Mothers who expect to breastfeed may not realize that their attitude about it is important to successful breastfeeding. Although new mothers describe breastfeeding as a meaningful and fulfilling aspect of caring for their infants, breastfeeding can cause anxiety and stress.
Perception Is Key to Successful Breastfeeding
A mother’s desire to breastfeed is one of the strongest predictors for successful breastfeeding. Many women question their intention to breastfeed within the first few weeks postpartum. Why? The most common reason for stopping is not enough breast milk.
Lack of breast milk can be a perception by the mother rather than a fact. A mother’s opinion about an insufficient milk supply is connected to her self-confidence in meeting her infant’s needs.
How Can I Improve My Breastfeeding Self Confidence?
A strong support system for first-time mothers is essential for breastfeeding success. As a mother gains confidence in her problem-solving ability, she is more likely to master breastfeeding skills. Her belief that her infant will respond to her efforts, plus the support of others, increases her ability to breastfeed.
The medical term for this phenomenon is breastfeeding self-efficacy (BSE). Having a high BSE not only helps successful breastfeeding but can also help women emotionally adjust after delivery.
BSE and Postpartum Depression
A recent study evaluated BSE and mood in first-time mothers who began breastfeeding at two days, six weeks, and six months postpartum.
High BSE at two days postpartum predicted positive emotional adjustment and fewer depressive symptoms at six weeks postpartum. Exclusive breastfeeding at six months after giving delivery was more common among women who exhibited high BSE. Breastfeeding concerns were among the most frequently named reasons for stress, along with lack of sleep and social support.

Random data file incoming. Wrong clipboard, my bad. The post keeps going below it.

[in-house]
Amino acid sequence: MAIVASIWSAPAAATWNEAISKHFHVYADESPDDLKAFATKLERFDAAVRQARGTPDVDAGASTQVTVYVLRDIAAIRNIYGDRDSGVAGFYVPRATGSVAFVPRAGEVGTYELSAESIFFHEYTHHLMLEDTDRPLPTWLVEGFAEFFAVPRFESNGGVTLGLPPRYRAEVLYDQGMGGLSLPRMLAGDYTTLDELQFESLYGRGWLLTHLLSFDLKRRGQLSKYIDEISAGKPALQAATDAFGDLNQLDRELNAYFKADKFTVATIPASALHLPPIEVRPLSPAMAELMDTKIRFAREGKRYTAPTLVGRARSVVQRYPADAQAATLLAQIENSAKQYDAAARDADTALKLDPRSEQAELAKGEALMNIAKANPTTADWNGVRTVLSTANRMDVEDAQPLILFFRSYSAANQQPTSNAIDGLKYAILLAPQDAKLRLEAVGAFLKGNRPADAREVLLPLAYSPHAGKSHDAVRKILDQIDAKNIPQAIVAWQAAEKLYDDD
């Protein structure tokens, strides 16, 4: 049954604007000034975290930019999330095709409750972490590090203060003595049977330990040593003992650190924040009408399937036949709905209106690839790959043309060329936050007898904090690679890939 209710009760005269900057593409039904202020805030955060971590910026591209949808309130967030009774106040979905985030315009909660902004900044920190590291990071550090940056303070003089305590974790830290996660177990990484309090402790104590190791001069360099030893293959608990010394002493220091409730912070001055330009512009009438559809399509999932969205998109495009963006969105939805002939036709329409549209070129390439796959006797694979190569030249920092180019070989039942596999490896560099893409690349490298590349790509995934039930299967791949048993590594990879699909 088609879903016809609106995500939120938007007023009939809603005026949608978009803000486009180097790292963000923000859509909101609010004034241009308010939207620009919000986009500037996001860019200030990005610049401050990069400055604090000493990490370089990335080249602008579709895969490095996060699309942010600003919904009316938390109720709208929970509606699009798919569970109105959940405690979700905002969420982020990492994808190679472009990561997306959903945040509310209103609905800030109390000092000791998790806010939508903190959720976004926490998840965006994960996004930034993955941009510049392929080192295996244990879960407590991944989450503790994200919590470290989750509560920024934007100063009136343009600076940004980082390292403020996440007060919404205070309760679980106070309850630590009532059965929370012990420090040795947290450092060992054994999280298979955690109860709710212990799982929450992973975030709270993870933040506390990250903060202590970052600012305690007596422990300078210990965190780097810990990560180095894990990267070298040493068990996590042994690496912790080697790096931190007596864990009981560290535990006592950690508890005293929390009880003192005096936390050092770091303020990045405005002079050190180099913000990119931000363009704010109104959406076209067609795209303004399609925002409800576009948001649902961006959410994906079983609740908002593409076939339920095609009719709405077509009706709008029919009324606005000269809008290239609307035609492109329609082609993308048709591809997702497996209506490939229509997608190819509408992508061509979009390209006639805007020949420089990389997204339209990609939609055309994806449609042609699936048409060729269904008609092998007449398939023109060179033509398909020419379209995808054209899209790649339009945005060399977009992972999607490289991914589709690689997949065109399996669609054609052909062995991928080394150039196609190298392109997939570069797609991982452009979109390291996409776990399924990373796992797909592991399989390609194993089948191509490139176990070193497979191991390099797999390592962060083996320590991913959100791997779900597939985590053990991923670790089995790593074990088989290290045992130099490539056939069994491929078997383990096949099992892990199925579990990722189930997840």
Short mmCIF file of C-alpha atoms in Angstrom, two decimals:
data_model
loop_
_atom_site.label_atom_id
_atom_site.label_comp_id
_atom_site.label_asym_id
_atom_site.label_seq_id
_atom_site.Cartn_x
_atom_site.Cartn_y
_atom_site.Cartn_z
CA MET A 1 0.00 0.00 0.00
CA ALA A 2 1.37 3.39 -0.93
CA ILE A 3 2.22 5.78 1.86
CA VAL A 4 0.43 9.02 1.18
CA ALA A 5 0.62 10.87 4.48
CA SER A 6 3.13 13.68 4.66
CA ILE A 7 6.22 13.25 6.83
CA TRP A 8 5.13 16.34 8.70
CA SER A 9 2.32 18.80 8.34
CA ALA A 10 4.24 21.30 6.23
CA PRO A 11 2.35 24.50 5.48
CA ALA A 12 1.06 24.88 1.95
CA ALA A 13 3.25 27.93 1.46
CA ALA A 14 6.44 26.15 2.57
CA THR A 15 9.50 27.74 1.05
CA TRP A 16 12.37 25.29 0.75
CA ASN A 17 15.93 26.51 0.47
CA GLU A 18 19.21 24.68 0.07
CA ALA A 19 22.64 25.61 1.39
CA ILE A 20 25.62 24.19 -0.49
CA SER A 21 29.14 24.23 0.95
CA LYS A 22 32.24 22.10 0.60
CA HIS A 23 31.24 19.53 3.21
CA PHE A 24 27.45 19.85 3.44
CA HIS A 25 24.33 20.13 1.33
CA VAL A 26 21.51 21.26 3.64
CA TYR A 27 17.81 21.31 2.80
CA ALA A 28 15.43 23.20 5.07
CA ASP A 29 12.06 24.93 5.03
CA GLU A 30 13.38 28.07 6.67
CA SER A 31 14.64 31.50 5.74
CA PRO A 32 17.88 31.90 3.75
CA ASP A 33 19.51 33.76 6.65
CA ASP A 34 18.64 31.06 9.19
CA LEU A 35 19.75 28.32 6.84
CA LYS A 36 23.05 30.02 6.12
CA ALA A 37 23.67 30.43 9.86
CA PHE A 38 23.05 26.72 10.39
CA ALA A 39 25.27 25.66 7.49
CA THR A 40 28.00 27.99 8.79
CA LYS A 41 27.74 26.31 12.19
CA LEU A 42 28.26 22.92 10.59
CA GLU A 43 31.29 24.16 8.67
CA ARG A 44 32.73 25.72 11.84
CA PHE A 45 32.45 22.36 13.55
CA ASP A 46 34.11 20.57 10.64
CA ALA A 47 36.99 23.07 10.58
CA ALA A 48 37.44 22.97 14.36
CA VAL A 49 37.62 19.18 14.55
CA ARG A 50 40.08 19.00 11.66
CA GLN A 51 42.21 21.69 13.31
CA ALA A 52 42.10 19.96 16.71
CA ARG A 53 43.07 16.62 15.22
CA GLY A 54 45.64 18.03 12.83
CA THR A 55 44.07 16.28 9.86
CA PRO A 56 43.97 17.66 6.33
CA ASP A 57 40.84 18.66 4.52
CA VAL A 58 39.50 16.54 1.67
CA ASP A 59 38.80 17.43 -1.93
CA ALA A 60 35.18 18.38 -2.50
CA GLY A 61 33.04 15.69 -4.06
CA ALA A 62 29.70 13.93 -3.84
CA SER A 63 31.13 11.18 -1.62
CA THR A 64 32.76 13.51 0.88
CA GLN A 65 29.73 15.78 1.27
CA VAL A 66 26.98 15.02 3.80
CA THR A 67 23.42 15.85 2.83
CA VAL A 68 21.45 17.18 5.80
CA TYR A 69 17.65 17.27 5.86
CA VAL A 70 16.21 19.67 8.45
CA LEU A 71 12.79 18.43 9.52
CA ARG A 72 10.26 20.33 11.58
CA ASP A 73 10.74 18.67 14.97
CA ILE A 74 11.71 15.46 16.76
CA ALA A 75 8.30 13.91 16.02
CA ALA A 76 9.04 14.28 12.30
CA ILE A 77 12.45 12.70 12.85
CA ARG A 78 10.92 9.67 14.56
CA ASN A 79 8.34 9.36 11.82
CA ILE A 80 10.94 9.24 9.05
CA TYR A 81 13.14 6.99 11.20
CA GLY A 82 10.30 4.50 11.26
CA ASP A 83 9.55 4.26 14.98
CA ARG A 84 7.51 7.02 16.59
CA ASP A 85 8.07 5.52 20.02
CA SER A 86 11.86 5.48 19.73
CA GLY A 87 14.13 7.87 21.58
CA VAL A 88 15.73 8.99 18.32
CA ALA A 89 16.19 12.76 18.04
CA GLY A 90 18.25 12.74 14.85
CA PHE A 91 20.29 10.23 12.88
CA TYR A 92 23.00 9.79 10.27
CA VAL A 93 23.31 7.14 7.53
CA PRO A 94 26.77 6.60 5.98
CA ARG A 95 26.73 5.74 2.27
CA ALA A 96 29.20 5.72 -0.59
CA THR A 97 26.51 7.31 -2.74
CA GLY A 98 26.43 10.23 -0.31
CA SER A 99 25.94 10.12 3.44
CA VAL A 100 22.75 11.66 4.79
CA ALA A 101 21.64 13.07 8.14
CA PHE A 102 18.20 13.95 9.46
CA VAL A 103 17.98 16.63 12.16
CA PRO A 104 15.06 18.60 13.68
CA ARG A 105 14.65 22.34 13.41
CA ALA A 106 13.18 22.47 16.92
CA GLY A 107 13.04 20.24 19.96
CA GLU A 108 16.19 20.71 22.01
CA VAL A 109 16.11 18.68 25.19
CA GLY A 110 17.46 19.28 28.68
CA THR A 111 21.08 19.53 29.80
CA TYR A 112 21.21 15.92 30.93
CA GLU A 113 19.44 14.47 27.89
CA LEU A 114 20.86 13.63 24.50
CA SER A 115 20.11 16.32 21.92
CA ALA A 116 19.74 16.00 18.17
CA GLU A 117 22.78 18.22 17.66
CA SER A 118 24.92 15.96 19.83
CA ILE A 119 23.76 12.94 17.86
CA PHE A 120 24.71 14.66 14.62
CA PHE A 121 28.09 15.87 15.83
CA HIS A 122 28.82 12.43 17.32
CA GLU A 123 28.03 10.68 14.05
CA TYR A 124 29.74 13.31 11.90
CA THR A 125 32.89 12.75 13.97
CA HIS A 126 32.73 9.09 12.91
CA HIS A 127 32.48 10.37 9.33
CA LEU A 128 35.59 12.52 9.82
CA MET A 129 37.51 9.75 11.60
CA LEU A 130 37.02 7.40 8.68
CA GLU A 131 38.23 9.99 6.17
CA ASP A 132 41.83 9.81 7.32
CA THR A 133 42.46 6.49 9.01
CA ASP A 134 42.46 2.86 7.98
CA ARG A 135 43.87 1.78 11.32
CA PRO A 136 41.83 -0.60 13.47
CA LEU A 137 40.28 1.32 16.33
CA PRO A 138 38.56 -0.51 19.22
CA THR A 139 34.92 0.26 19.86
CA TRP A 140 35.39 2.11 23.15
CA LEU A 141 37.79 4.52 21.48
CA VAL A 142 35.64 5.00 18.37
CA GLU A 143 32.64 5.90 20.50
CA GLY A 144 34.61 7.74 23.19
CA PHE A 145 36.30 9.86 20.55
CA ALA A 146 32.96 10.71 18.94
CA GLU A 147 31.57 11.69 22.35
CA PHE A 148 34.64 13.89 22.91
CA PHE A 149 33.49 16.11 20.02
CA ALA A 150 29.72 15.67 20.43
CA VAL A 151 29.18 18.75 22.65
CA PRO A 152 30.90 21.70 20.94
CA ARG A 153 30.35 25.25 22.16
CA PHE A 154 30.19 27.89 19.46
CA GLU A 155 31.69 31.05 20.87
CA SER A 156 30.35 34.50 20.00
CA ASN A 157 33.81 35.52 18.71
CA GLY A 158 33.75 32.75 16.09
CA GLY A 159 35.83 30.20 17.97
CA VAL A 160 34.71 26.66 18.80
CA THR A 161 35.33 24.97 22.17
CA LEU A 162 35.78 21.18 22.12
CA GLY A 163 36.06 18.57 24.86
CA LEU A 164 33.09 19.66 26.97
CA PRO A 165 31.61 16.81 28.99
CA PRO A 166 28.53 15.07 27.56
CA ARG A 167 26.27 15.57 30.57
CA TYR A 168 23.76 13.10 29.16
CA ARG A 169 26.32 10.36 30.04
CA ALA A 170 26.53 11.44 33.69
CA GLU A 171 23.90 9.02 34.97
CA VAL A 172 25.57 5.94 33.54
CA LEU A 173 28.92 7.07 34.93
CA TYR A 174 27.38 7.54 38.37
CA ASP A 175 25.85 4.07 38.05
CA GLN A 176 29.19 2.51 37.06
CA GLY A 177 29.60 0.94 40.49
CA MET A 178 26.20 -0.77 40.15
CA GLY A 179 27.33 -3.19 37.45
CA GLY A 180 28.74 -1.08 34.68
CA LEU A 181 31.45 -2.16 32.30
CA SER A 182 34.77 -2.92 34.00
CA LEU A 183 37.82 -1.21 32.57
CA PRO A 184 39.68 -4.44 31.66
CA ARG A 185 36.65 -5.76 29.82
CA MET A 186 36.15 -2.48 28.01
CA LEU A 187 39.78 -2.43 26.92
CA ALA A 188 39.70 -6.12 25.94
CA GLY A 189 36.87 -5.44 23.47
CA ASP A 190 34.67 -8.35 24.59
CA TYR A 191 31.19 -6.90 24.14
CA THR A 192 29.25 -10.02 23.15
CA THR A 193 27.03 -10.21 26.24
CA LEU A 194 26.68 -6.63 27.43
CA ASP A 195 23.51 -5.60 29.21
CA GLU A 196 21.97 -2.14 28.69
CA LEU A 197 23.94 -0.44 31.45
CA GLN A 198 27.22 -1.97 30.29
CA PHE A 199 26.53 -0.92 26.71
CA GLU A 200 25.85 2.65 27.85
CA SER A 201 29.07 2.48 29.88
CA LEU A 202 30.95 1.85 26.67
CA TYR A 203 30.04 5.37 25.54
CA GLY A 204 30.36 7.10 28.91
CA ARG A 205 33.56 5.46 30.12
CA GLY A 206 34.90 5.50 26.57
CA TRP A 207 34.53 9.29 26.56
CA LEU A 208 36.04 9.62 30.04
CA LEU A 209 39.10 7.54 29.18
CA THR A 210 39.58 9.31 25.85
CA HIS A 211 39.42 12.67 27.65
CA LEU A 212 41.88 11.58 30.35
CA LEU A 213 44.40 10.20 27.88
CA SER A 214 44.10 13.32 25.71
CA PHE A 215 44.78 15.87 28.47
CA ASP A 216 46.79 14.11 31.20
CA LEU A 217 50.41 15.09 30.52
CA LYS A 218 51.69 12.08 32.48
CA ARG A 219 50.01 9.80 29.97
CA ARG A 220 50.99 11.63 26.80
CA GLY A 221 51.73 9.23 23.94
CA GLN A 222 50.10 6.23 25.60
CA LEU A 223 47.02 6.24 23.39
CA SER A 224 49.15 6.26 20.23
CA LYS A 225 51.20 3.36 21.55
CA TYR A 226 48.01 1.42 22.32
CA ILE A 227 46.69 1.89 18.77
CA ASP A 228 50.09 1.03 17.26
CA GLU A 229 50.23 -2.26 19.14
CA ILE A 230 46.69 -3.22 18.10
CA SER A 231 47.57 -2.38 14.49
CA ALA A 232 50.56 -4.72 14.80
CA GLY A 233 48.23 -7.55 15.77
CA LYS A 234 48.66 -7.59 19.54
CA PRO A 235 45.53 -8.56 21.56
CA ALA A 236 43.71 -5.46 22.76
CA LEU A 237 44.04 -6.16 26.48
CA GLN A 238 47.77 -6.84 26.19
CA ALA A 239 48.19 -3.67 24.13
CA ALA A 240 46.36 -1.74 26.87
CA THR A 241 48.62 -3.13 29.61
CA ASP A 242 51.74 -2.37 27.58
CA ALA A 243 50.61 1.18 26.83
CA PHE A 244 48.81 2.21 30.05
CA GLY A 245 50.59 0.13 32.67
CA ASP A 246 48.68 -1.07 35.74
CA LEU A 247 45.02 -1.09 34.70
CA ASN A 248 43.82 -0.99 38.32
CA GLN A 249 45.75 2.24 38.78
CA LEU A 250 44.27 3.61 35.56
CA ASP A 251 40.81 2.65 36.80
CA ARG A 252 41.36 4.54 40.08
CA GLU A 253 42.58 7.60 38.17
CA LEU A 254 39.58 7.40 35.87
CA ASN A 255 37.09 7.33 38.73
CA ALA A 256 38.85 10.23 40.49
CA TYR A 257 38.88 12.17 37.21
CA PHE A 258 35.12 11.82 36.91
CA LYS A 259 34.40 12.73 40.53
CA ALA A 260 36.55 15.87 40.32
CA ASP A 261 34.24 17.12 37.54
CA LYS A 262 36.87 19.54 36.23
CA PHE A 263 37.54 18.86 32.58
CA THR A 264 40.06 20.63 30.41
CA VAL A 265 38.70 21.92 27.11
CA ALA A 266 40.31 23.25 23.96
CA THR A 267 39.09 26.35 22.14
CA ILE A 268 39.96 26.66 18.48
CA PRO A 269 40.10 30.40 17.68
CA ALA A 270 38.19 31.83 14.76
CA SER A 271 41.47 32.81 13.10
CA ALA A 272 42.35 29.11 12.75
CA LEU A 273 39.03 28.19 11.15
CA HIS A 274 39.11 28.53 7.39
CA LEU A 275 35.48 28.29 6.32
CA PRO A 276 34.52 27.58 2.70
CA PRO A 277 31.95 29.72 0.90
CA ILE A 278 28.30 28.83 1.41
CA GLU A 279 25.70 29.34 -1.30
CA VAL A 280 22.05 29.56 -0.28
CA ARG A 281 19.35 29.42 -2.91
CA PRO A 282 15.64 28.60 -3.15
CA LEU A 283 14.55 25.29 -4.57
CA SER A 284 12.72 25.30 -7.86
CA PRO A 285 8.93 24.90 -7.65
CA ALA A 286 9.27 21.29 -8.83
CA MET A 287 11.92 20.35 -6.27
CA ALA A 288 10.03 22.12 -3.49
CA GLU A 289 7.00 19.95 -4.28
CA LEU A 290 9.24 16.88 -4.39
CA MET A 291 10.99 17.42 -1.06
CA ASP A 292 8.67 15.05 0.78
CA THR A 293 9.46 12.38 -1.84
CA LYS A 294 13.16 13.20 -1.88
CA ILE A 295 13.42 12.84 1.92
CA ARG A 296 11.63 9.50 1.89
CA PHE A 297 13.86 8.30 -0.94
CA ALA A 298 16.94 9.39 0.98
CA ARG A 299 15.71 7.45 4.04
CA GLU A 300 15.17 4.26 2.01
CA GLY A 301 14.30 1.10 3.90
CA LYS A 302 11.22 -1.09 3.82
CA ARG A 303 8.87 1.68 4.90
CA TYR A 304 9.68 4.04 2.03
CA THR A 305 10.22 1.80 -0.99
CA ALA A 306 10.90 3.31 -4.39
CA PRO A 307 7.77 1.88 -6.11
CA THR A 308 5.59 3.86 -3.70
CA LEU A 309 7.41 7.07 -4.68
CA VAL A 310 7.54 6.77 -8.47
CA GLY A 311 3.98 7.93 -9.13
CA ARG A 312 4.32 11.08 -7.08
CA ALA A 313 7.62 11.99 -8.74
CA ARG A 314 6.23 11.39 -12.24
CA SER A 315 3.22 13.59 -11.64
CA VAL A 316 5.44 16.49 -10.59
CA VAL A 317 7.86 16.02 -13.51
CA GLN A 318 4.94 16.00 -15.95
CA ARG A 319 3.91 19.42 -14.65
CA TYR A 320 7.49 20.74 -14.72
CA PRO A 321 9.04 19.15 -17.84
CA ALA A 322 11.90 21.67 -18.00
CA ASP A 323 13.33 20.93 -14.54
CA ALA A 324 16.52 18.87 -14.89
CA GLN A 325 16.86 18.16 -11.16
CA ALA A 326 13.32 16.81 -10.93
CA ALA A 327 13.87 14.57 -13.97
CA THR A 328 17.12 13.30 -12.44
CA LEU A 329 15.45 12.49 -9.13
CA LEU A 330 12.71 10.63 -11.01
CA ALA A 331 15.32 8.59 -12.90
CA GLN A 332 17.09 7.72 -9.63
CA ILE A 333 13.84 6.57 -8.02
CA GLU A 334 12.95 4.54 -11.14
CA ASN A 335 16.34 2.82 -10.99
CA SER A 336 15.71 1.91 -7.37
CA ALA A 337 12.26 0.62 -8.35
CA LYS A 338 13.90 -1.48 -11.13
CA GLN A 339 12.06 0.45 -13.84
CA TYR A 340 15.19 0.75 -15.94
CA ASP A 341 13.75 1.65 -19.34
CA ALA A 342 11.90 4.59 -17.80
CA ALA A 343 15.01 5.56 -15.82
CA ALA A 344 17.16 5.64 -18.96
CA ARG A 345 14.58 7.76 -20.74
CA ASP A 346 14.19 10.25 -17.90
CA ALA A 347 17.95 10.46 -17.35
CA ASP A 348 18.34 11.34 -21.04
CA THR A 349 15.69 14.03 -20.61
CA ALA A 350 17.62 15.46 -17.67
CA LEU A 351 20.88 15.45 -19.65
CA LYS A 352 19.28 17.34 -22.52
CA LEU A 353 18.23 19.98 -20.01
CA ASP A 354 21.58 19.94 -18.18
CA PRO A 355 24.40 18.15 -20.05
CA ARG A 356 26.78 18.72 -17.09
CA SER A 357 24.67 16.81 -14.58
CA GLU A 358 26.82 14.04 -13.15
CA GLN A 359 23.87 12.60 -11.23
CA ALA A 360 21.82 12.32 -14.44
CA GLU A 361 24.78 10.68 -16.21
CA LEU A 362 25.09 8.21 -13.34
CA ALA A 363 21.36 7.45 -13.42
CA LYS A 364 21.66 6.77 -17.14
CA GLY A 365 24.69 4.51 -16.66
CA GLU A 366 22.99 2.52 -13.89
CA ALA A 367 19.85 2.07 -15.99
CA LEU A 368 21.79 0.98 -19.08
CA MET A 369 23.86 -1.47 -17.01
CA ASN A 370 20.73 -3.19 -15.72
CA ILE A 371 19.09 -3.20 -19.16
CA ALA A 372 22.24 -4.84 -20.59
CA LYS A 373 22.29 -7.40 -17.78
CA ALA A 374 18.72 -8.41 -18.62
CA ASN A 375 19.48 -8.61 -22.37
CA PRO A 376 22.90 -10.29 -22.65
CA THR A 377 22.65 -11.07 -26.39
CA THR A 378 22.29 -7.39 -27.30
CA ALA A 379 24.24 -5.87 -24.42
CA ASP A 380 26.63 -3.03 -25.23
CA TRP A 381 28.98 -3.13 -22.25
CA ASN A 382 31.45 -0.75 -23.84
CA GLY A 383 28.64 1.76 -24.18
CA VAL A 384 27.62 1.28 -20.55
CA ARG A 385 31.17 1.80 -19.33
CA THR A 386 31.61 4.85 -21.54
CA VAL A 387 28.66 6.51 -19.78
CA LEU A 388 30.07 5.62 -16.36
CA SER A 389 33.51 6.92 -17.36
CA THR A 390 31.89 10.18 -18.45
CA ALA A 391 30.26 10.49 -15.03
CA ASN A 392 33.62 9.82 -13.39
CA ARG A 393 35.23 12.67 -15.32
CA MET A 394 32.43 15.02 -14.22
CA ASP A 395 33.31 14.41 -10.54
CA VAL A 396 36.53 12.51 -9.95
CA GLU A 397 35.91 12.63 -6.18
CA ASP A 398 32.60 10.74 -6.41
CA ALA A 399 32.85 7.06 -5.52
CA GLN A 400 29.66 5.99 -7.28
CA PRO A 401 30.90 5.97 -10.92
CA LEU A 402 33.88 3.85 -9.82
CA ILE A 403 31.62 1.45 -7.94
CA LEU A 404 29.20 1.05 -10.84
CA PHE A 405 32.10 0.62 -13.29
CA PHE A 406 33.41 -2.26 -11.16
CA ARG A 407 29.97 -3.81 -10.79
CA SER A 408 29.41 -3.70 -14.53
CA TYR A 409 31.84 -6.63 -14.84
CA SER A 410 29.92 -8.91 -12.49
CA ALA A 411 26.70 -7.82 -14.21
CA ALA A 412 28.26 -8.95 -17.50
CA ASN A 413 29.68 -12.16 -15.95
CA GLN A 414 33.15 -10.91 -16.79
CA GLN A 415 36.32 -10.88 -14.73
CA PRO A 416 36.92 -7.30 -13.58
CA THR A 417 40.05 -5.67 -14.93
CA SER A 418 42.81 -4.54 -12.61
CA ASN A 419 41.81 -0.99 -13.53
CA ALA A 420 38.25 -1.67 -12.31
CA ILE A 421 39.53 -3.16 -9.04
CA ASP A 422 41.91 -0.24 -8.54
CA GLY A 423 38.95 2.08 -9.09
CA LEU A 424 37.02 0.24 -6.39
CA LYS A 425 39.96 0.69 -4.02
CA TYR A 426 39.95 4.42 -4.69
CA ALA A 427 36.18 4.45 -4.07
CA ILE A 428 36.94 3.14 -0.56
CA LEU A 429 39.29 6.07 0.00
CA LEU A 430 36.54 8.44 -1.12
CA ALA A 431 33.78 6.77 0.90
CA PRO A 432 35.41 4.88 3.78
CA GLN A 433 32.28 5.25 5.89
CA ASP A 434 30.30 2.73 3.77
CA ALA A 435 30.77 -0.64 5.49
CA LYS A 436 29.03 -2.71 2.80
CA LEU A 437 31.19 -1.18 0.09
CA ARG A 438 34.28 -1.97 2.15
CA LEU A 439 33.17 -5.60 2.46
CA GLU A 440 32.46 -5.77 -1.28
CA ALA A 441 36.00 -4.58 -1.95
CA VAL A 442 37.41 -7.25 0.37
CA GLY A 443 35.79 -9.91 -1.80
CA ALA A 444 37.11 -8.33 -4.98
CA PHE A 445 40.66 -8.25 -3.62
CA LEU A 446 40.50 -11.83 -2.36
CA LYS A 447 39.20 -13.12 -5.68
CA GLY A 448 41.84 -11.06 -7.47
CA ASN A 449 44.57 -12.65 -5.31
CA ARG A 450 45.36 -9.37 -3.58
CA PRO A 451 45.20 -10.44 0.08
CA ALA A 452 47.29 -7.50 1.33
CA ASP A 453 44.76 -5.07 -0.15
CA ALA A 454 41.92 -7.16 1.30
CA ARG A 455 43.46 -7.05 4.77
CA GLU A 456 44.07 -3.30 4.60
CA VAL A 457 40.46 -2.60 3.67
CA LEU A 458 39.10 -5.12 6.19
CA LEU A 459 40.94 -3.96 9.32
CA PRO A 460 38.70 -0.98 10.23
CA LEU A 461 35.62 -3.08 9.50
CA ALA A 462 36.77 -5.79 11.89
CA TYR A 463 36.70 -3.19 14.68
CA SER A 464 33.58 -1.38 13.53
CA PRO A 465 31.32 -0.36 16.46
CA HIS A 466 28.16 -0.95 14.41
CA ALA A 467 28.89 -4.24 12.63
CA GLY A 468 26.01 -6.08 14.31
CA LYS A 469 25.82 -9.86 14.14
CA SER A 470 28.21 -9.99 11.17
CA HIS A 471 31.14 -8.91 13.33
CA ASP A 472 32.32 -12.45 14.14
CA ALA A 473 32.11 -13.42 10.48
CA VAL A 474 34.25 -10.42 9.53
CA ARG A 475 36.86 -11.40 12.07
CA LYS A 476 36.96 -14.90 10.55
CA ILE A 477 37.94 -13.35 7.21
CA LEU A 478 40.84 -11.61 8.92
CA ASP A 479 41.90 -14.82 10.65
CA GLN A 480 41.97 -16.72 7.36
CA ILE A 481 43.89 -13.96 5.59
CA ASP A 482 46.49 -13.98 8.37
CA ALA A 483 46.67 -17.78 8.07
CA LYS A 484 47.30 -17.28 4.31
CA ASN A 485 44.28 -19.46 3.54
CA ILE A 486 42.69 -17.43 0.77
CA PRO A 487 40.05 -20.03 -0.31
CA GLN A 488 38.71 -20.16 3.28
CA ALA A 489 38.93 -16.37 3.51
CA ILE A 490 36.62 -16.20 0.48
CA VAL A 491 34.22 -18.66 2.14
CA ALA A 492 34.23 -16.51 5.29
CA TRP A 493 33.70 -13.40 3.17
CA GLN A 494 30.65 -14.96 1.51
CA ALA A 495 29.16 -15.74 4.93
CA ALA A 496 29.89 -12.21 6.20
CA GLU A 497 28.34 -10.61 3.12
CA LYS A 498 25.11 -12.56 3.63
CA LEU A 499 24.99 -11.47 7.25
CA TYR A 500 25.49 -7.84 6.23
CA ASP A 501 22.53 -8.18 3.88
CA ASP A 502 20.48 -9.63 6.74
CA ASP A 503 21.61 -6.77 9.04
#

These findings are consistent with a previous report that indicated postpartum depression was more common in women who attempted but struggled to breastfeed. Stopping breastfeeding earlier than the woman intended can be linked with a risk for depression. Postpartum depression was far more likely in those women who stopped because they struggled to continue due to pain, low milk production, problems with baby latching or sucking, breast infection than in those women who stopped breastfeeding for other reasons.
Don’t Underestimate Support
These studies underscore the importance of supporting mothers who choose to breastfeed. If health care providers support women to begin breastfeeding, the women may be able to nurse longer. Helping new mothers achieve success with breastfeeding may decrease stress and help build a stronger sense of confidence and competence, which may help reduce the risk for postpartum depression.
Health care providers at Creekside Center for Women strongly believe that supporting mothers in their efforts to breastfeed also means recommending or allowing them to stop breastfeeding when they are having considerable or unresolvable difficulties and helping them to feel comfortable with this decision. Frequently women feel ashamed and insufficient as mothers when they cannot or decide not to breastfeed.
All of us at Creekside Center for Women are here to assist women before and after delivery. Having a baby and being a new mom is stressful. If you have questions or concerns about breastfeeding, our International Board-Certified Lactation Consultant, Ms. Samantha Corral, is available to help, as well as all our other impressive health care providers. Let us know how we can best serve you. 479.582.9268